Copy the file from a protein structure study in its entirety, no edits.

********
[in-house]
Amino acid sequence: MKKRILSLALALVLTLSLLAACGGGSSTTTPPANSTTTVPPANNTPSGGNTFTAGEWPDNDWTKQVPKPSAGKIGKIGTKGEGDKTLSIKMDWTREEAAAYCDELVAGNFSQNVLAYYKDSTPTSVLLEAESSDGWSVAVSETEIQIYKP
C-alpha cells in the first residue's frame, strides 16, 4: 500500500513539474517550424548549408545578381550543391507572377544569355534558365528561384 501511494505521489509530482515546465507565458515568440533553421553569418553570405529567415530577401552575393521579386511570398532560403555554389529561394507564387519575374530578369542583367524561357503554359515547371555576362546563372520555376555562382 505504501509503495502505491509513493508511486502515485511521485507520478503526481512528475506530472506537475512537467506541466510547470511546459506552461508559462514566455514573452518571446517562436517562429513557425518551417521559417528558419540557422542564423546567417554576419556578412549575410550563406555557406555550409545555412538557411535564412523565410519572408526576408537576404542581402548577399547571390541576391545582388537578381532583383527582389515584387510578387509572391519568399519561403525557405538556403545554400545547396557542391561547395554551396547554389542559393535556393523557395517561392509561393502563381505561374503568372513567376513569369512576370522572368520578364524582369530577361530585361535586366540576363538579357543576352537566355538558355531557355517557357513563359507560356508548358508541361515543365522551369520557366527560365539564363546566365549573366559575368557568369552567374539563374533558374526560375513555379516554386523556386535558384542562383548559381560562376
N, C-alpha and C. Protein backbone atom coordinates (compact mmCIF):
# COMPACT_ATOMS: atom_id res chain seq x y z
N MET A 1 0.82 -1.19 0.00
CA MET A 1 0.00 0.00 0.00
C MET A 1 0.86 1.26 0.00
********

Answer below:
[in-house]
Amino acid sequence: MKKRILSLALALVLTLSLLAACGGGSSTTTPPANSTTTVPPANNTPSGGNTFTAGEWPDNDWTKQVPKPSAGKIGKIGTKGEGDKTLSIKMDWTREEAAAYCDELVAGNFSQNVLAYYKDSTPTSVLLEAESSDGWSVAVSETEIQIYKP
C-alpha cells in the first residue's frame, strides 16, 4: 500500500513539474517550424548549408545578381550543391507572377544569355534558365528561384 501511494505521489509530482515546465507565458515568440533553421553569418553570405529567415530577401552575393521579386511570398532560403555554389529561394507564387519575374530578369542583367524561357503554359515547371555576362546563372520555376555562382 505504501509503495502505491509513493508511486502515485511521485507520478503526481512528475506530472506537475512537467506541466510547470511546459506552461508559462514566455514573452518571446517562436517562429513557425518551417521559417528558419540557422542564423546567417554576419556578412549575410550563406555557406555550409545555412538557411535564412523565410519572408526576408537576404542581402548577399547571390541576391545582388537578381532583383527582389515584387510578387509572391519568399519561403525557405538556403545554400545547396557542391561547395554551396547554389542559393535556393523557395517561392509561393502563381505561374503568372513567376513569369512576370522572368520578364524582369530577361530585361535586366540576363538579357543576352537566355538558355531557355517557357513563359507560356508548358508541361515543365522551369520557366527560365539564363546566365549573366559575368557568369552567374539563374533558374526560375513555379516554386523556386535558384542562383548559381560562376
N, C-alpha and C. Protein backbone atom coordinates (compact mmCIF):
# COMPACT_ATOMS: atom_id res chain seq x y z
N MET A 1 0.82 -1.19 0.00
CA MET A 1 0.00 0.00 0.00
C MET A 1 0.86 1.26 0.00